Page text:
Theoreticians have made recent advances to our collective understanding of cooperative performance, governance, management, and finance. As before, formal analyses invariably find a positive impact of supply and marketing cooperatives on the welfare of farm producers and food consumers, yet there is increasing recognition of numerous constraints and inefficiencies. For example, theoreticians have been modeling the negative consequences of organizational growth in terms of heterogeneous utility functions of members, directors, and managers to inform agency decisions. When the principal–agent relationship is given, management behavior is often analyzed in relation to risk or vertical integration. As cooperatives face pressure to grow further, there is also growing attention to the debt or equity decision to inform solutions to the tension between patronizing and capitalizing the cooperative. Altogether, the theoretical literature is thus evolving in its conceptualization of cooperatives as flawed, complex, and diverse business organizations that nonetheless remain able to positively impact both farm producers and food consumers.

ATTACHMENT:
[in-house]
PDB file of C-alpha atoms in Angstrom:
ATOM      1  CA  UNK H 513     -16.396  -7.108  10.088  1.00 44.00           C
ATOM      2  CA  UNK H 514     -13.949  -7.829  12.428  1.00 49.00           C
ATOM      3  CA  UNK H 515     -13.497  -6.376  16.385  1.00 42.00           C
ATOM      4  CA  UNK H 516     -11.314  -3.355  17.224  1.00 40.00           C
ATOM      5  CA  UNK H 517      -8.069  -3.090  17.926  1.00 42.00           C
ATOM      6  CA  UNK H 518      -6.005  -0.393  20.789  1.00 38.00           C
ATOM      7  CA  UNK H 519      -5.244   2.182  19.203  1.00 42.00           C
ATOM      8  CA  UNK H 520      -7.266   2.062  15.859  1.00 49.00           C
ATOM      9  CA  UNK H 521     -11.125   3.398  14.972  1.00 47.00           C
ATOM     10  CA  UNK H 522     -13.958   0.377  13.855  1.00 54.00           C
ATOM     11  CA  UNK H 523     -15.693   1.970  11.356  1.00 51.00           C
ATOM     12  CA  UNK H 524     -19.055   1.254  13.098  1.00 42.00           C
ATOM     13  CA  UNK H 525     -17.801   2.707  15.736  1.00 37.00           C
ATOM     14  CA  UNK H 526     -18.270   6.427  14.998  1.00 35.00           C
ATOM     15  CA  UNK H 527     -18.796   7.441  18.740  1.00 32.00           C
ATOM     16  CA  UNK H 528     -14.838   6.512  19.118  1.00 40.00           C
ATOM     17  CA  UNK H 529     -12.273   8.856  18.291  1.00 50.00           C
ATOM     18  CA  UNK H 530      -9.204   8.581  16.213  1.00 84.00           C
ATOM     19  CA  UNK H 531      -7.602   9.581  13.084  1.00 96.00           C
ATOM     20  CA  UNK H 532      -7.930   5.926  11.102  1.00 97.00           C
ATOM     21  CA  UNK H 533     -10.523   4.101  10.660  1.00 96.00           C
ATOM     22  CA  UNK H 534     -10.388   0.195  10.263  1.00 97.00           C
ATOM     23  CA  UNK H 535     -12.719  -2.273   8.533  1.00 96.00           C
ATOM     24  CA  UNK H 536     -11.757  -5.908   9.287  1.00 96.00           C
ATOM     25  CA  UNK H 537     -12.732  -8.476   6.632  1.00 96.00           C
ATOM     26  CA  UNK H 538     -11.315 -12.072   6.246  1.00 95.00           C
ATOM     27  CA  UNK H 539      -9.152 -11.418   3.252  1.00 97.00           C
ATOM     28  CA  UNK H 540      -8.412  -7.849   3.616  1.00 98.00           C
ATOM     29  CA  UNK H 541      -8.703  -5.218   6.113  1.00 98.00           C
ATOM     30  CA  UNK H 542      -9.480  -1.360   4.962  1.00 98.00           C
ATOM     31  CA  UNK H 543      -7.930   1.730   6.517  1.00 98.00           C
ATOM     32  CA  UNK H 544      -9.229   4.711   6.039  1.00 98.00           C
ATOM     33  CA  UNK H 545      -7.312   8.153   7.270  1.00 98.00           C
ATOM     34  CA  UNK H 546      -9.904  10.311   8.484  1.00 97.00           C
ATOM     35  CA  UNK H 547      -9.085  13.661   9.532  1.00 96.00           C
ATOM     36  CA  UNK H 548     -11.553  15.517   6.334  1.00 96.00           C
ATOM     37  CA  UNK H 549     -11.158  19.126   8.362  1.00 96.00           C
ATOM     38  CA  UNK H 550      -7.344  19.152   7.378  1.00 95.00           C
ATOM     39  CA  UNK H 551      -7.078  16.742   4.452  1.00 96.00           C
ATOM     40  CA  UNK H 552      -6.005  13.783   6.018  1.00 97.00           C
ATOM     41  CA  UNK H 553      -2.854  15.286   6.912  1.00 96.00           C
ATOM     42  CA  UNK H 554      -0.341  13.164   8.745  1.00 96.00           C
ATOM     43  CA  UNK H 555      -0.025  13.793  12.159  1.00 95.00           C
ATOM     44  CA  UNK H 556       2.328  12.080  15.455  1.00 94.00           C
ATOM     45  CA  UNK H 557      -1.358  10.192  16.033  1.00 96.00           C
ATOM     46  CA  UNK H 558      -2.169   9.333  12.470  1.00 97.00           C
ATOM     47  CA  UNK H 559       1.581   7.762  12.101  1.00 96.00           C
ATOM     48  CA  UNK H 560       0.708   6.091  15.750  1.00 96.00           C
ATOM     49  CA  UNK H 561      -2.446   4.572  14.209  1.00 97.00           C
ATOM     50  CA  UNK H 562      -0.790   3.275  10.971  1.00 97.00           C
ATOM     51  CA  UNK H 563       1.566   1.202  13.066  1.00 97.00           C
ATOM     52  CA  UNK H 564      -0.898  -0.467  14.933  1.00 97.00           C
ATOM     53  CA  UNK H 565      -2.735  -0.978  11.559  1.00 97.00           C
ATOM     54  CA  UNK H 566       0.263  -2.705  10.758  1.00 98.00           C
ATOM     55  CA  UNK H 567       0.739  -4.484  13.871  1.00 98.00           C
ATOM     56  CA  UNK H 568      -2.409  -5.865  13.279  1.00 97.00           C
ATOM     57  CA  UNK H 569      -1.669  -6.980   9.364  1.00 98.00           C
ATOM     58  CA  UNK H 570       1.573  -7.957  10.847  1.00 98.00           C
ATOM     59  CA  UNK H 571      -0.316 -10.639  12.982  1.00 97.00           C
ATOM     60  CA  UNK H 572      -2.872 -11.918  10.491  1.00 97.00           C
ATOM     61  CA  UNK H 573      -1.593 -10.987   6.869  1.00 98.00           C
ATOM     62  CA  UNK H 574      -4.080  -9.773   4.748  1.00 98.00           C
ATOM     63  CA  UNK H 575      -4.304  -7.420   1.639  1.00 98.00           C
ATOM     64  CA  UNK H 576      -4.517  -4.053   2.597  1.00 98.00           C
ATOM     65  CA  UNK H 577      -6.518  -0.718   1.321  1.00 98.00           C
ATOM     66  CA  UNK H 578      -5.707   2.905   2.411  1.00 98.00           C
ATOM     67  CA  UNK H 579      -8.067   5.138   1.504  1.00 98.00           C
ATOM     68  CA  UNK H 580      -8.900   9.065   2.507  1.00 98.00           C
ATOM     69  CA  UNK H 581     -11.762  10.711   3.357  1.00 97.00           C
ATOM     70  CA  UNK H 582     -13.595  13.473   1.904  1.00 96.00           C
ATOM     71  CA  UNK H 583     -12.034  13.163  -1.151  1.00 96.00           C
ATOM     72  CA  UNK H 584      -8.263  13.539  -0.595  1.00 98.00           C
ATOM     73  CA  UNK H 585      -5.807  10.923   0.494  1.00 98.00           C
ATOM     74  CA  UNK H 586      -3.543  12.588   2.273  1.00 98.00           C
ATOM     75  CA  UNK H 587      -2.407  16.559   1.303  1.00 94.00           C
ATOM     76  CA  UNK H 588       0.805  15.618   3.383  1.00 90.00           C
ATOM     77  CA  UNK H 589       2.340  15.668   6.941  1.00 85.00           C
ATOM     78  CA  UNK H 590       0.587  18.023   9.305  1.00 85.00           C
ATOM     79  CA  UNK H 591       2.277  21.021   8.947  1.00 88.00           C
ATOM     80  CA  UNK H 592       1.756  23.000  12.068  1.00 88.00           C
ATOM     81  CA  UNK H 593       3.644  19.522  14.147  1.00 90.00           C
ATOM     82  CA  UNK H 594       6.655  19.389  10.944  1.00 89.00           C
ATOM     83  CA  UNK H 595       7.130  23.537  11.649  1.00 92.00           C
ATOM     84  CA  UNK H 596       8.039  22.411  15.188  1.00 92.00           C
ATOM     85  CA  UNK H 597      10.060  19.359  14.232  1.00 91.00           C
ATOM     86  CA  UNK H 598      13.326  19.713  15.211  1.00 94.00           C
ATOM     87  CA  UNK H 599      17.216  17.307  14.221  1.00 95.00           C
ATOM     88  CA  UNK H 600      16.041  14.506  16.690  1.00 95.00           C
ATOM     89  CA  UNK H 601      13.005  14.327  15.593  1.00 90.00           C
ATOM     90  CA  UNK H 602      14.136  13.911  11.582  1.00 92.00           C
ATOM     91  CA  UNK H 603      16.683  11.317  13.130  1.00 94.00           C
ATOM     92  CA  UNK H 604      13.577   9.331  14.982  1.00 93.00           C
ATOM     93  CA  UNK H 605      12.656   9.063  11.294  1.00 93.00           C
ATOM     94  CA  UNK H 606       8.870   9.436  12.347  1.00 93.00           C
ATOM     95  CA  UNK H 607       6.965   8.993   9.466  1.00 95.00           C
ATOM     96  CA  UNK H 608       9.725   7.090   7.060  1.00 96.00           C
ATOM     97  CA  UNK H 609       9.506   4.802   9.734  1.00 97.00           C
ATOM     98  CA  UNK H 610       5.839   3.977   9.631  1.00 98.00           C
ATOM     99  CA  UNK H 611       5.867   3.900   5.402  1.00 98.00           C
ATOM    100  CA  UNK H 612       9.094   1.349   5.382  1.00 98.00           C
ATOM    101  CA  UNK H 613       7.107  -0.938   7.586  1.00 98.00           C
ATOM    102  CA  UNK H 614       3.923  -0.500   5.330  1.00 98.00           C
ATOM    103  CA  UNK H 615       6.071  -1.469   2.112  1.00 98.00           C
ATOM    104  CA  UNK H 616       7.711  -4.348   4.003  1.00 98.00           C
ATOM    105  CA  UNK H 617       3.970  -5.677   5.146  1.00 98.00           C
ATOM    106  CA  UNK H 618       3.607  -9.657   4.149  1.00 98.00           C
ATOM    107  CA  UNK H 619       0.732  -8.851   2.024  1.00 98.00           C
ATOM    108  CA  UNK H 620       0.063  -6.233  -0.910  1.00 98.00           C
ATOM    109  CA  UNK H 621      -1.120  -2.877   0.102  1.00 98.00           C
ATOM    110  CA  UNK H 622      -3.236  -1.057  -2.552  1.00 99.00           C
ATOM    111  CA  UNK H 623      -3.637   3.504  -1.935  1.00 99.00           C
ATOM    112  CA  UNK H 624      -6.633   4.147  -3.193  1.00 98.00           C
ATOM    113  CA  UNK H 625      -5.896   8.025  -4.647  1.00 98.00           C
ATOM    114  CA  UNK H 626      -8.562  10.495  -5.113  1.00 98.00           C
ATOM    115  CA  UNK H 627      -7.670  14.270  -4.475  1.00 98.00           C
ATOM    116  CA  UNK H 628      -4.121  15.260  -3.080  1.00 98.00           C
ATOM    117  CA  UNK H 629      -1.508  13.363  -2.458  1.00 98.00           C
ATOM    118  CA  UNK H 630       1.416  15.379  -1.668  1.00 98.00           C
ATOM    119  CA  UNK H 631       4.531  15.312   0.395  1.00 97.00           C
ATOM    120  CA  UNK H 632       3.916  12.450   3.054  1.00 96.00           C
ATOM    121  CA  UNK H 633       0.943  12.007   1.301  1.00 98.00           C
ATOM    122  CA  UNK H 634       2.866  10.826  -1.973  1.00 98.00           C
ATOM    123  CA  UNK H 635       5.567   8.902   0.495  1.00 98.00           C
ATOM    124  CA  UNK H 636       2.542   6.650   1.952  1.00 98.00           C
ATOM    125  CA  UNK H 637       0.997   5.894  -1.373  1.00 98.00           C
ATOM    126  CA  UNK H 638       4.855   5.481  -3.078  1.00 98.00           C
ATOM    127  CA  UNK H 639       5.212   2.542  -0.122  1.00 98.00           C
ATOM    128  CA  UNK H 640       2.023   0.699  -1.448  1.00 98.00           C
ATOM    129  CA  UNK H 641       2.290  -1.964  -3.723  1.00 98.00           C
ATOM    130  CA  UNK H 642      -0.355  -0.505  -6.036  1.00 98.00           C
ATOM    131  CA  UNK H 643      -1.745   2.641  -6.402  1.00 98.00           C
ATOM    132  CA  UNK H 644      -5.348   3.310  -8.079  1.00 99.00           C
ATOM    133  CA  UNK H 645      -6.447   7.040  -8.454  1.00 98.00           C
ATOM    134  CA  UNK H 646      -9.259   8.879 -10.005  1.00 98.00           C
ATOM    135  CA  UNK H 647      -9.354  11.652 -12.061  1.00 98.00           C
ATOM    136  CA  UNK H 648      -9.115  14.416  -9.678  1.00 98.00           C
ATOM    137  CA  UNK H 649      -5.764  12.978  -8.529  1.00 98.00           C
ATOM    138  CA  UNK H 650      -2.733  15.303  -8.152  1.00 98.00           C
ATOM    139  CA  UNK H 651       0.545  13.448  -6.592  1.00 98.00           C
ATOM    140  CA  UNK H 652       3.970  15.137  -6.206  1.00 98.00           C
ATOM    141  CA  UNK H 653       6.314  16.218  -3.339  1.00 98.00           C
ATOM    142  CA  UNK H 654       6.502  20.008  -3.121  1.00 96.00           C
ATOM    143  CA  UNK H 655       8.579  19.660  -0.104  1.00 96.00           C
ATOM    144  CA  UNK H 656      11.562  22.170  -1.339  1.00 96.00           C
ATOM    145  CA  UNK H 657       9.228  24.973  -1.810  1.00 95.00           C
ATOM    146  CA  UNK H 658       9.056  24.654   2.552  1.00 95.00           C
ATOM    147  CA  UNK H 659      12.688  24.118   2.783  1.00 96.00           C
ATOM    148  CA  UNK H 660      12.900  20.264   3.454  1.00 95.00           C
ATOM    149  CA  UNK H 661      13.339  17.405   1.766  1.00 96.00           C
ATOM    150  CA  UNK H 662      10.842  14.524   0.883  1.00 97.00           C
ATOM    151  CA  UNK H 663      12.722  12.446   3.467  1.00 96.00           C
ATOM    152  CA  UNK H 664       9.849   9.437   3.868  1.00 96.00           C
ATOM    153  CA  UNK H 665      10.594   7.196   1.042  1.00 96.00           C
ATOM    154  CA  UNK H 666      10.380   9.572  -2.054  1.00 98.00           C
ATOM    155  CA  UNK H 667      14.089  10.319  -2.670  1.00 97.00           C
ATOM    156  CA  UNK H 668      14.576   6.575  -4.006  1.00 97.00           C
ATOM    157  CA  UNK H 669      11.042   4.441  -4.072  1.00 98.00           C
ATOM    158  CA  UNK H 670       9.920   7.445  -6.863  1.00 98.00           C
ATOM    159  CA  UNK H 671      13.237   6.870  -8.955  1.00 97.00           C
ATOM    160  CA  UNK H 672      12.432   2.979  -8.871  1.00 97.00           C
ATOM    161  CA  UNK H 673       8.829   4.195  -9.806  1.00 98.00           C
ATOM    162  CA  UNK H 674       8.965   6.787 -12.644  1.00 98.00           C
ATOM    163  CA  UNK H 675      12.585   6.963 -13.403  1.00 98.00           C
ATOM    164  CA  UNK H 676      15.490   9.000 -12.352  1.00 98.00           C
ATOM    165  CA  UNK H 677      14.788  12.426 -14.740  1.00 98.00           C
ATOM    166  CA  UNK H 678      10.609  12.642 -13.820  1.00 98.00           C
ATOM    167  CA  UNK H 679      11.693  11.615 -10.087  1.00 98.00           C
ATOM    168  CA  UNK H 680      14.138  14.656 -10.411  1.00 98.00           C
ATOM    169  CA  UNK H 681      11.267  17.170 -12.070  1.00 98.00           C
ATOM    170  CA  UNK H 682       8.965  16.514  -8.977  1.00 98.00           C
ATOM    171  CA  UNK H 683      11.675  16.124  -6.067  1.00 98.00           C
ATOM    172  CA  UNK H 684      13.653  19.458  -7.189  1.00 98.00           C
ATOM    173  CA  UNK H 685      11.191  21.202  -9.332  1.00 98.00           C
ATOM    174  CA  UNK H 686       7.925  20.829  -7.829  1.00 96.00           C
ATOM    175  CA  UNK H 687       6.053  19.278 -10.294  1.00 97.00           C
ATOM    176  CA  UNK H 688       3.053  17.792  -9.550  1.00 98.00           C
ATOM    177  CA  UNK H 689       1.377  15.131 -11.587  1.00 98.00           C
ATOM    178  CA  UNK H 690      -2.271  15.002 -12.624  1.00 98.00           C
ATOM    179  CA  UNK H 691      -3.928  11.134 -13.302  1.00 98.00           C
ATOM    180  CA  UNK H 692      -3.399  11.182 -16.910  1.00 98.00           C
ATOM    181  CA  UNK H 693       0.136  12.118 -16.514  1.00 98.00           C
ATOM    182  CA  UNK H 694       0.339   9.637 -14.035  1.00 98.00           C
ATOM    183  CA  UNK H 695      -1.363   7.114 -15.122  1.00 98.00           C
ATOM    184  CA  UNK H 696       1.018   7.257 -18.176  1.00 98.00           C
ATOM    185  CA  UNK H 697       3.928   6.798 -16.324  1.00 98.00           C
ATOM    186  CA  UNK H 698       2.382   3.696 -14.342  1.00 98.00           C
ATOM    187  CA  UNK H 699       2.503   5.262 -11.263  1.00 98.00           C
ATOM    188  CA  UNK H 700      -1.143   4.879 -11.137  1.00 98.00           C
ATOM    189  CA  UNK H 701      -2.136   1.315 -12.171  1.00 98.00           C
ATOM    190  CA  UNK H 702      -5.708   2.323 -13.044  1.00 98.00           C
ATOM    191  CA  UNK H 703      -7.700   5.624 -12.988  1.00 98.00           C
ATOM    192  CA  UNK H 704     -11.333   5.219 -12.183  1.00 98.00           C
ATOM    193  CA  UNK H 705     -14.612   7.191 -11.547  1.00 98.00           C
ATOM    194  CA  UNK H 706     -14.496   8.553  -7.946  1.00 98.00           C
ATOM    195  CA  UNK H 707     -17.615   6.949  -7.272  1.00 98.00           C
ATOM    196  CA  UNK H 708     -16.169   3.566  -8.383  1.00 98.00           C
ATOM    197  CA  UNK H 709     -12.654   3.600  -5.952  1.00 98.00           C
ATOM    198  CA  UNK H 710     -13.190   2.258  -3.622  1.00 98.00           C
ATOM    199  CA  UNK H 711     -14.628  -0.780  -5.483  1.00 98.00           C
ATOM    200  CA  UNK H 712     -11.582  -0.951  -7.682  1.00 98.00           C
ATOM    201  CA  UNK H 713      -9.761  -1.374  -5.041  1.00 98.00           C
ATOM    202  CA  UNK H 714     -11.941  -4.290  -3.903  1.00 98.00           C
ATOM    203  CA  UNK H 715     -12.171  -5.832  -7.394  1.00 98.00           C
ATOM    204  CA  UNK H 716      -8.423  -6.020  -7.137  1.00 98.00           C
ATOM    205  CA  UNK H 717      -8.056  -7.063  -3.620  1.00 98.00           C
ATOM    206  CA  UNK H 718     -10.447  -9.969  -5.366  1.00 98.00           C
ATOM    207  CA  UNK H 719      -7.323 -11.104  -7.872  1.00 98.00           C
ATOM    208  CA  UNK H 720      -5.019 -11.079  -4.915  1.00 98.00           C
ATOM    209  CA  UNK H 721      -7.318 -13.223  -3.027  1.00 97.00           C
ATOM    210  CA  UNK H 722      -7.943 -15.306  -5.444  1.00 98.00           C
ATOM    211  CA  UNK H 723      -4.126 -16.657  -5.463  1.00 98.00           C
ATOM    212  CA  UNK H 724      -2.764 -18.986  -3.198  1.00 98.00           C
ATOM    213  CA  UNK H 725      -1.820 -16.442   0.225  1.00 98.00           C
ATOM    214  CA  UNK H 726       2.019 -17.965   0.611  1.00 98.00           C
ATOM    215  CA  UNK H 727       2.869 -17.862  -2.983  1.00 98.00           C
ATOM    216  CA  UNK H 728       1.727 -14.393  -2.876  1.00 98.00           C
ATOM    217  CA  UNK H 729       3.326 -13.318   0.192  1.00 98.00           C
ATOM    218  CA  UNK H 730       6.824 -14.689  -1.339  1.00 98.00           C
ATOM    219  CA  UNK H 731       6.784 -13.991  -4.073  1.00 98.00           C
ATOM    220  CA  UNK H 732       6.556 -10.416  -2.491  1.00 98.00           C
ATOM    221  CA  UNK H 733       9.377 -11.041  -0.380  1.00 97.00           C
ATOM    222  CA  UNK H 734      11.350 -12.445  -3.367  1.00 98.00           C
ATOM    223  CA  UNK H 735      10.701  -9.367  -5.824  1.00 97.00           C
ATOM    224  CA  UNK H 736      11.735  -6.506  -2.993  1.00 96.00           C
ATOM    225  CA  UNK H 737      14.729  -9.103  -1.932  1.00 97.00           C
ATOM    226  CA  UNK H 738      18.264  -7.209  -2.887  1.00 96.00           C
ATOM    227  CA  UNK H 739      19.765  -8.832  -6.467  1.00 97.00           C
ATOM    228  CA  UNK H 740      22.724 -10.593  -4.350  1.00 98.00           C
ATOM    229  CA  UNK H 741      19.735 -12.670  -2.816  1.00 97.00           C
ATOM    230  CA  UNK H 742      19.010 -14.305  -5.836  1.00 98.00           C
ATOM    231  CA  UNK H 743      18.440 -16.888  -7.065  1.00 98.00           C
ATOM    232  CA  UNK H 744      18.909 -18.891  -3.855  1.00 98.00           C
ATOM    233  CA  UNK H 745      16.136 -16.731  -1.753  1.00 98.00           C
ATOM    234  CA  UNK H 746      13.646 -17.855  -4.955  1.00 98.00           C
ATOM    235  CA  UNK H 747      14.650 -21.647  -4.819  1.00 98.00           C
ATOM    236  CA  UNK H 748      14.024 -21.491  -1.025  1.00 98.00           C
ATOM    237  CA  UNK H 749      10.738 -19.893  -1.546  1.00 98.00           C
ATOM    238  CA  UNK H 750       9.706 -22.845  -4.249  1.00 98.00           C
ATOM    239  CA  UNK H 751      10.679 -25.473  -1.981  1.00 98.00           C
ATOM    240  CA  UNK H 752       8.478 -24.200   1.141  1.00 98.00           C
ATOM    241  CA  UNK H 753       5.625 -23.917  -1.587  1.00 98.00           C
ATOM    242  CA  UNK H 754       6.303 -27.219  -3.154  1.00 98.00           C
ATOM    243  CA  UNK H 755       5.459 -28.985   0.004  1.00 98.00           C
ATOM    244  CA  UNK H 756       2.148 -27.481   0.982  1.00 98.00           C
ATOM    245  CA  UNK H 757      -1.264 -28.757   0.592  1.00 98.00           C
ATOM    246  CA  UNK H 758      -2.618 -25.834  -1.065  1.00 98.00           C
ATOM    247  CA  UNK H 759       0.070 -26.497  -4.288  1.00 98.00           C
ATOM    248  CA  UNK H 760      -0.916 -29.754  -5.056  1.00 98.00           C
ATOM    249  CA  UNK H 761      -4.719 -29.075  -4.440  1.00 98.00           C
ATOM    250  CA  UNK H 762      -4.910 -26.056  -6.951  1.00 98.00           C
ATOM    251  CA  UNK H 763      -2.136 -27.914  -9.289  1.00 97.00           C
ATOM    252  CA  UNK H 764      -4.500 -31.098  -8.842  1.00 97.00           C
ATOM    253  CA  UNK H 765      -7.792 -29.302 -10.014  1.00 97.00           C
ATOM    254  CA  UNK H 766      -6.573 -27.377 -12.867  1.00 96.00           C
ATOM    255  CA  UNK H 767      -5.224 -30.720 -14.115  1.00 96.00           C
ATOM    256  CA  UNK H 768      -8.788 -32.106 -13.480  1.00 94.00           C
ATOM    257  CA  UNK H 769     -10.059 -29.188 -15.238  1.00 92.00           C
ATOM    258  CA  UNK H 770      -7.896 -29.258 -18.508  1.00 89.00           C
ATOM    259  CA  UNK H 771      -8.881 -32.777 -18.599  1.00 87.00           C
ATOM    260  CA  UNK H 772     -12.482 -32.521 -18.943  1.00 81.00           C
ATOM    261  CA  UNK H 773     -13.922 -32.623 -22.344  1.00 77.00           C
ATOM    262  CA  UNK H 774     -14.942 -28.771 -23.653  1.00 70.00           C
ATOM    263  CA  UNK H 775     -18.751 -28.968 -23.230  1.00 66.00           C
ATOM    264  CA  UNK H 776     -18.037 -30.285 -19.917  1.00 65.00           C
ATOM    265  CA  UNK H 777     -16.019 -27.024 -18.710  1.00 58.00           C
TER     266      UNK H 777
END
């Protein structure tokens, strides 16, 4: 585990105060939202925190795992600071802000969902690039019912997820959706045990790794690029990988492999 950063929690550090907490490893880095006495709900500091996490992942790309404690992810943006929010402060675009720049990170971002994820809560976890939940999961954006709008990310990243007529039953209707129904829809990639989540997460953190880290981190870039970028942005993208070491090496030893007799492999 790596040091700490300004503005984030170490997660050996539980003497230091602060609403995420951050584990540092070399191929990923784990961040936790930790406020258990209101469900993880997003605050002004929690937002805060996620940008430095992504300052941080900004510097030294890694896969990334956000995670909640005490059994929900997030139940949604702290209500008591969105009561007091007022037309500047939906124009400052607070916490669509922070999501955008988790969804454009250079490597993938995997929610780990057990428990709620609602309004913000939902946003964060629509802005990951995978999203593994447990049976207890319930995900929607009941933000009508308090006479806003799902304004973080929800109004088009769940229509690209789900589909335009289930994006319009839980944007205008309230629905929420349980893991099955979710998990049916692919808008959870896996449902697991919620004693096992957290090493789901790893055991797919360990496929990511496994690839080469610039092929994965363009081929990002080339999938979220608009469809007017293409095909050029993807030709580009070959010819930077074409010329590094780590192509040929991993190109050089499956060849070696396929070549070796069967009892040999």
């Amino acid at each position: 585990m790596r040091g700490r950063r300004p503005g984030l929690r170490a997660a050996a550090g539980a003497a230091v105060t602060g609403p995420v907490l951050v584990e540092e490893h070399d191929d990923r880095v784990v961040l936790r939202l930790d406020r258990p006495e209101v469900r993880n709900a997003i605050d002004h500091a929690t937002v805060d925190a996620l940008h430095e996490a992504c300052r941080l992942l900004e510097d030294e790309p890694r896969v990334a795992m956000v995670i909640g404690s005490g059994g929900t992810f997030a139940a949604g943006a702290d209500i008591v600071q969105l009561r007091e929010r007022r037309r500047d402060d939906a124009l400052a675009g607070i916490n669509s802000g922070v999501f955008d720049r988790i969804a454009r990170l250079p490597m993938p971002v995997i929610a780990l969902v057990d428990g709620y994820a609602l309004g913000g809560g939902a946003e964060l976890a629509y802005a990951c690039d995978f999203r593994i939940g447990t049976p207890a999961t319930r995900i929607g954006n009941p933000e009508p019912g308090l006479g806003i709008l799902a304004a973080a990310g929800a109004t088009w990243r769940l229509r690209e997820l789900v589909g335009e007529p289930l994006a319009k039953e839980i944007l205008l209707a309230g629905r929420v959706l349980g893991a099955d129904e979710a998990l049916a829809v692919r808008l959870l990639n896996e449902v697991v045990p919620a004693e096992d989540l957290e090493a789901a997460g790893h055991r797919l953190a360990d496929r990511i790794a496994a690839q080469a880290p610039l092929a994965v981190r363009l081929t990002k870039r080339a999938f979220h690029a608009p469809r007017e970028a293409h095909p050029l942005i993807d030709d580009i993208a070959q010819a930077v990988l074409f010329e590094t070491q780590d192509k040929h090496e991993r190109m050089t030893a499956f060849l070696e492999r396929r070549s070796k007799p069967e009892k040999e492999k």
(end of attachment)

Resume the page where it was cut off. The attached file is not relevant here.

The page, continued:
JEL Classifications: D71, D21, Q13